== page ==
Six parking changes up for public hearing, vote

by Kelly Corbett
Wednesday, March 12, 2014

Staff photo by Emmy Errante 

Becky Crager pays for parking near the south end of Wrightsville Beach on Tuesday, March 11.

Metered parking began March 1, but the Wrightsville Beach Board of Aldermen is expected to vote on six potential parking changes following a Wednesday, March 19, public hearing.

The proposed parking changes include extending parking enforcement hours, either beginning an hour earlier at 8 a.m. and/or ending one or two hours later, at 7 or 8 p.m. The current enforcement hours run from 9 a.m. to 6 p.m. If enforcement hours are extended, residential parking passes would be allowed in paid parking lots after 6 p.m.

Other changes could increase the hourly rate from $2 to $2.25 or $2.50, and the daily rate from $12 to $13 or $14. Increasing the hourly rate to $2.25 would result in an estimated $224,000 in revenue.

Alderwoman Lisa Weeks sent a Jan. 29 email to Wrightsville Beach Chamber of Commerce members to gather input about parking enforcement hours and rates.

“Probably the most common response is that businesses have really been negatively impacted by the bridge, and obviously most of us have been,” Weeks said, about the Heide Trask Drawbridge construction. “So they’re just really concerned this would add salt in the wound, so to speak, and hurt their business.”

She added business owners do not feel the timing is right on the heels of the bridge work.

Discussion about parking changes began in November 2013, and a parking workshop was held on Jan. 27.

After Lanier Parking manager Bryant Sikes estimated a $127,000 loss in potential revenue from commercial parking passes, the board looked into capping the number of passes purchased by businesses and raising the cost of commercial passes, currently at $290 with 113 passes sold in 2013. Since metered parking began March 1, temporary commercial passes have been issued until the board makes a final decision.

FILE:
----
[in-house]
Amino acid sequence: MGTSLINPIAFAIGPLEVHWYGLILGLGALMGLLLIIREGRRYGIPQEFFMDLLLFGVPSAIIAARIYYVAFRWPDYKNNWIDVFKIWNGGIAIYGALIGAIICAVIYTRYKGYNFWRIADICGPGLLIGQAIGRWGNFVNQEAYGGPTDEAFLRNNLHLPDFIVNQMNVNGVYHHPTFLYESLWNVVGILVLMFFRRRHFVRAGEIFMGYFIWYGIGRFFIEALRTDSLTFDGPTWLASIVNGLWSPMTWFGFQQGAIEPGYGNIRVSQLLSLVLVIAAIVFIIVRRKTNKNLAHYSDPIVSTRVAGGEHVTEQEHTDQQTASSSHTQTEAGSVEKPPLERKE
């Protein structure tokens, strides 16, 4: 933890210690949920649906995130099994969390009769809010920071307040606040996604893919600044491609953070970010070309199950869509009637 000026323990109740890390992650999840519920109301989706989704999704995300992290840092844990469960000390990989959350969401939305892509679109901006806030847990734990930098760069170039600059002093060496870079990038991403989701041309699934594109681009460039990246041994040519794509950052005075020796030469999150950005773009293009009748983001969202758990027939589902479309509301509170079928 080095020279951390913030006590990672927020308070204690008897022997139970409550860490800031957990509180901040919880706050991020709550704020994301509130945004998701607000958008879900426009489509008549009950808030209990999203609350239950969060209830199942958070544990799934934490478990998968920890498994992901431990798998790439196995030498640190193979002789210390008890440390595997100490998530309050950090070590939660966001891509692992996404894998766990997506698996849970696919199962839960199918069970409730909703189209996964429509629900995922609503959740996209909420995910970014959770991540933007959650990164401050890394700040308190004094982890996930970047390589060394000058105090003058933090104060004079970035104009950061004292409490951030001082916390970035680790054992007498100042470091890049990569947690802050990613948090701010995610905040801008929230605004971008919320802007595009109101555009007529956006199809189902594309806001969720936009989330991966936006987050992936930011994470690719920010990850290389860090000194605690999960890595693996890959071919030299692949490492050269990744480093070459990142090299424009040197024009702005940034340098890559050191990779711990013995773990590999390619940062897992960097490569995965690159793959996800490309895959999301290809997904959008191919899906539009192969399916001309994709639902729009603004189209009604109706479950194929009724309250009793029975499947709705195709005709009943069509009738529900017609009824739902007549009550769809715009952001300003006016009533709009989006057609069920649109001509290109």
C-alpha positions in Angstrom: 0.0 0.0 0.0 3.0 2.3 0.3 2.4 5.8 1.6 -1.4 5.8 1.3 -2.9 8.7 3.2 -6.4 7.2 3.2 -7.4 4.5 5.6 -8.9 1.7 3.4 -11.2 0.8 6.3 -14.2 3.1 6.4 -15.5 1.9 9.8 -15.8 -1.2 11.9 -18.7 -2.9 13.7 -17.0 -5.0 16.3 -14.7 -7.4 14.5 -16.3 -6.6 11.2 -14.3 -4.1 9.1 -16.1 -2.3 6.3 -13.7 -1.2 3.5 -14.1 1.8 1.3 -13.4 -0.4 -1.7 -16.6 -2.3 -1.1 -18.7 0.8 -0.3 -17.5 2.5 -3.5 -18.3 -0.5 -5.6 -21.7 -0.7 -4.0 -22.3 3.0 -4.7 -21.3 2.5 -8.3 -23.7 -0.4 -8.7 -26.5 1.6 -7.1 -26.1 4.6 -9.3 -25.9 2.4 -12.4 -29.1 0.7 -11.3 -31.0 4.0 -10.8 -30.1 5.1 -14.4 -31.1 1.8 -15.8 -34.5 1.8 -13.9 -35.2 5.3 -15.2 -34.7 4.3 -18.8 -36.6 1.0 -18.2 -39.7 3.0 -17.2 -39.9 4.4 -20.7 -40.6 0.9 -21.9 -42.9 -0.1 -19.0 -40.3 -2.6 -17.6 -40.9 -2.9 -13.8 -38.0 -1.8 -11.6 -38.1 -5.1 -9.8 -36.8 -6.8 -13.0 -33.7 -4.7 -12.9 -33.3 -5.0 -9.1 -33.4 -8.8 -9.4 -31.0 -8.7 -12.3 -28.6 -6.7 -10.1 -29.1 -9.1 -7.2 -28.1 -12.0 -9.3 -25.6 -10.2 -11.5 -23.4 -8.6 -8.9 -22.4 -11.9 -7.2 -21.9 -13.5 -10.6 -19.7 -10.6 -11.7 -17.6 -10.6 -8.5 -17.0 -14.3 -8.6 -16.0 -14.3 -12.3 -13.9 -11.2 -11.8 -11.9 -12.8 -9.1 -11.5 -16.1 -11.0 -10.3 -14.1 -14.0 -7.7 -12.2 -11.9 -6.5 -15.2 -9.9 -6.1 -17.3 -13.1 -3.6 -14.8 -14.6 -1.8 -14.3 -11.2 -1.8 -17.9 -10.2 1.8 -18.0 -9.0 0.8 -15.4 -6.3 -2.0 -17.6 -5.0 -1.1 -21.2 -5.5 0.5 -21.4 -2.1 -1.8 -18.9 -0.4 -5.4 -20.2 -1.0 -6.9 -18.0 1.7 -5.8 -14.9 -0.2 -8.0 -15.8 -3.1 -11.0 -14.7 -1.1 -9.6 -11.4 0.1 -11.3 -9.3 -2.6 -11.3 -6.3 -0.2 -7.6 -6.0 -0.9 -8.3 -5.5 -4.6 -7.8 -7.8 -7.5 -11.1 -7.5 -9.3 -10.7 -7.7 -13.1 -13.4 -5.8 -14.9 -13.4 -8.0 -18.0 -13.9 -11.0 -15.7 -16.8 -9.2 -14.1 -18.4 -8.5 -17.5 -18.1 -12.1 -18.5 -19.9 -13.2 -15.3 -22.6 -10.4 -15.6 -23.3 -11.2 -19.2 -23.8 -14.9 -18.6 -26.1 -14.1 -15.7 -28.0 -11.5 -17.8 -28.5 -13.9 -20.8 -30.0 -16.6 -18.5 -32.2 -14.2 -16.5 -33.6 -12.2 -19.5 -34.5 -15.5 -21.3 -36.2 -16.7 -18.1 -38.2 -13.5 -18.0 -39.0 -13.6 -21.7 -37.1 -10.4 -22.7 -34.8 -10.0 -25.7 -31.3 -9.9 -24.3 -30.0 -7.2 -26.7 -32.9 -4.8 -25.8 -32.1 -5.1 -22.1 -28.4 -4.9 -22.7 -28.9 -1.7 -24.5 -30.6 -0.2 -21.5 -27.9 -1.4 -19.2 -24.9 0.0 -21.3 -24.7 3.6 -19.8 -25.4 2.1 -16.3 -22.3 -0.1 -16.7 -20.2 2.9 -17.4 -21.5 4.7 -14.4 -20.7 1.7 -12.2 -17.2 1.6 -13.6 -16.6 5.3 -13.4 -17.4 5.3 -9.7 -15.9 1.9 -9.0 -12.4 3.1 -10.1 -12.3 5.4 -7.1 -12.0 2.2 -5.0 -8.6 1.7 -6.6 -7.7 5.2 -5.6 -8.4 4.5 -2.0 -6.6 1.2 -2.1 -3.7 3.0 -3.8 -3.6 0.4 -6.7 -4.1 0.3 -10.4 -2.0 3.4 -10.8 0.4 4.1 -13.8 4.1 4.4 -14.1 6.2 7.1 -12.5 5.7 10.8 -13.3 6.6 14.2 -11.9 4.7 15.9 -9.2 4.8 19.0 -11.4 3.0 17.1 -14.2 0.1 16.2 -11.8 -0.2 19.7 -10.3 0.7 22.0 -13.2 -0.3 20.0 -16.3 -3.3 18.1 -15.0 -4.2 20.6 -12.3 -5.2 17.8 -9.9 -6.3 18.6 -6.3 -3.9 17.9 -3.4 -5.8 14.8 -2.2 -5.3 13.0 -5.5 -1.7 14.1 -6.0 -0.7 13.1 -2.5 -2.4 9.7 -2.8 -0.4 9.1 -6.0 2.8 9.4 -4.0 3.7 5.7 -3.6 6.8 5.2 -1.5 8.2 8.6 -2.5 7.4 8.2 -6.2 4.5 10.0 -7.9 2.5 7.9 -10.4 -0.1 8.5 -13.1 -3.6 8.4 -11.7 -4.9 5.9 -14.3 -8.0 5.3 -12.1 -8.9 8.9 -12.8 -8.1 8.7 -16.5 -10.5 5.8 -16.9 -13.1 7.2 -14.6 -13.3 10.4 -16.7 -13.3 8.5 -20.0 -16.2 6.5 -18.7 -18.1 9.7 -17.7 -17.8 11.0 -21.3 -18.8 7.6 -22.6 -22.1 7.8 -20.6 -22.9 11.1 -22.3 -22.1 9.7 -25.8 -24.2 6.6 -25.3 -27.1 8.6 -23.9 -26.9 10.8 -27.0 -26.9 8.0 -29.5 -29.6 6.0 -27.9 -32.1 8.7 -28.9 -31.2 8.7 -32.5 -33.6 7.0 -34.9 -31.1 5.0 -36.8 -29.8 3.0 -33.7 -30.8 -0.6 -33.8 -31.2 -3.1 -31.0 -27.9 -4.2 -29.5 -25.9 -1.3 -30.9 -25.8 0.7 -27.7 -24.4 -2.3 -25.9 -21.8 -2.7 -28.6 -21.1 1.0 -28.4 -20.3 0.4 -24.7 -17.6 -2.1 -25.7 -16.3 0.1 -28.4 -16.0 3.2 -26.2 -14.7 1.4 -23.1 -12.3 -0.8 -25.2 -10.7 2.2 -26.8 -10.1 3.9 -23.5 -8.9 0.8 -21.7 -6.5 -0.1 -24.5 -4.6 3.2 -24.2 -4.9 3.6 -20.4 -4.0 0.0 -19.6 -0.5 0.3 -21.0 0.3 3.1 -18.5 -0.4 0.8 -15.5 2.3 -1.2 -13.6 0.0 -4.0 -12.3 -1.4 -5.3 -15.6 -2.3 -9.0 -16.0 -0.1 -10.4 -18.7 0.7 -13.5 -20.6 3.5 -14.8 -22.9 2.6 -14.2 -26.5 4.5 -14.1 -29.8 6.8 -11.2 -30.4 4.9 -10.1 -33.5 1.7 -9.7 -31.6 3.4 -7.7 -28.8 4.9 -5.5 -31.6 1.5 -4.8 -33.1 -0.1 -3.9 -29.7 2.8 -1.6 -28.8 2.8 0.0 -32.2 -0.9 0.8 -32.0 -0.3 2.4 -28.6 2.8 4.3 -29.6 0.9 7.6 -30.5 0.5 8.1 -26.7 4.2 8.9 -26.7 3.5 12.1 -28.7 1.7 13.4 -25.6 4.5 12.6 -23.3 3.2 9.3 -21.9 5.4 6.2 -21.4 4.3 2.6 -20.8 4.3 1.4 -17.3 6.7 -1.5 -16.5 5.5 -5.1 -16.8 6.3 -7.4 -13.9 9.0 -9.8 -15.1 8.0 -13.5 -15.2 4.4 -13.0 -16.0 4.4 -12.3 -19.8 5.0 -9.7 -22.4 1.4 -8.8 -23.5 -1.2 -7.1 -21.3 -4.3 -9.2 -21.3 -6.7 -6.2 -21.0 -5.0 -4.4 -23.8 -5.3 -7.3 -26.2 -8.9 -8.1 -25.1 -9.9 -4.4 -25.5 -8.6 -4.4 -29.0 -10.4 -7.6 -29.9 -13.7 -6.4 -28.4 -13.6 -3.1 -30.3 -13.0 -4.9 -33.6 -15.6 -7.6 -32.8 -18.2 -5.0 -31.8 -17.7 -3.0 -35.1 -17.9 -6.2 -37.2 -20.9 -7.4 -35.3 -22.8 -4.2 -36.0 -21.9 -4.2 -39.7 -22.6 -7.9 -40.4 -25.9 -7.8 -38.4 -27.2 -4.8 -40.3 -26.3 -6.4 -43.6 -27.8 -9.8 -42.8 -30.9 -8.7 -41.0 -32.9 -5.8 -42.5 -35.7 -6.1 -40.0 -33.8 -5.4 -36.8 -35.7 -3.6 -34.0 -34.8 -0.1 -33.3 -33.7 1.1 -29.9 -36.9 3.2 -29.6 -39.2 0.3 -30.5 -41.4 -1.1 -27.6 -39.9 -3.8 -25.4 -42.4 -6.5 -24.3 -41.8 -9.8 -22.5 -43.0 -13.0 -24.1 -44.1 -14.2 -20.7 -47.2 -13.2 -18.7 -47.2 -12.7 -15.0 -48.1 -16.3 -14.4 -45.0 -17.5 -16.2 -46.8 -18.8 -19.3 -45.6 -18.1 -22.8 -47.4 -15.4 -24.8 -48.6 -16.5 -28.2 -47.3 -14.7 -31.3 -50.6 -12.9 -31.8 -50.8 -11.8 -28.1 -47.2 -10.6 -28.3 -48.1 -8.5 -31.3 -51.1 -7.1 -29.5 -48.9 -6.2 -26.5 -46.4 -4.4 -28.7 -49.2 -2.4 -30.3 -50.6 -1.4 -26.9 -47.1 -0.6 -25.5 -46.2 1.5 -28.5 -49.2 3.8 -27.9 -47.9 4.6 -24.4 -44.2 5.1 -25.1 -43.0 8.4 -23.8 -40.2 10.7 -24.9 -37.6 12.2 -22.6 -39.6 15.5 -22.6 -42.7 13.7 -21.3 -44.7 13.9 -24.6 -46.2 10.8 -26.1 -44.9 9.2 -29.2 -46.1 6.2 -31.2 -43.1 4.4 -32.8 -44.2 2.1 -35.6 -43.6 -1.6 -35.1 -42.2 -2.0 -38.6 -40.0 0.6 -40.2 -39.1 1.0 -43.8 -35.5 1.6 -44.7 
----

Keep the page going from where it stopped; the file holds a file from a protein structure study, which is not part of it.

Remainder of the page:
The parking revenue is the second highest town revenue source, projected at $2.08 million for fiscal year 2013-14. The highest revenue source comes from ad valorem taxes, projected for $3.25 million for 2013-14.

While the funds are not earmarked for any specific budget line items, town manager Tim Owens said the revenue is combined within the general fund, listing recouping the cost of added police and lifeguard protection, and restroom cleaning as examples of services the money supports.

“The board is looking to generate additional revenue to help do a number of things in our general fund budget,” Owens said. 

Weeks listed specific examples like being able to open the restrooms at Johnnie Mercer’s Pier year-round and future plans to repair walkovers at public beach accesses.

“If you look at the revenue that’s generated from parking, it’s being reinvested back in making sure our beaches are clean and safe,” Weeks said.

Another item is the consideration of amending a town ordinance to allow up to four motorcycles per paid parking space as long as the meter has been paid by one occupant in an effort to create more available spaces for vehicles.

The board is also considering adding compact car spaces and additional parking spaces where feasible.

There are 25-35 potential additional locations for parking spaces in town and about 17 potential compact car spaces, with an estimated revenue of up to $90,000 if all spaces are added.

The public hearing will be held at 6 p.m. Wednesday, March 19, in Town Hall Council Chambers.


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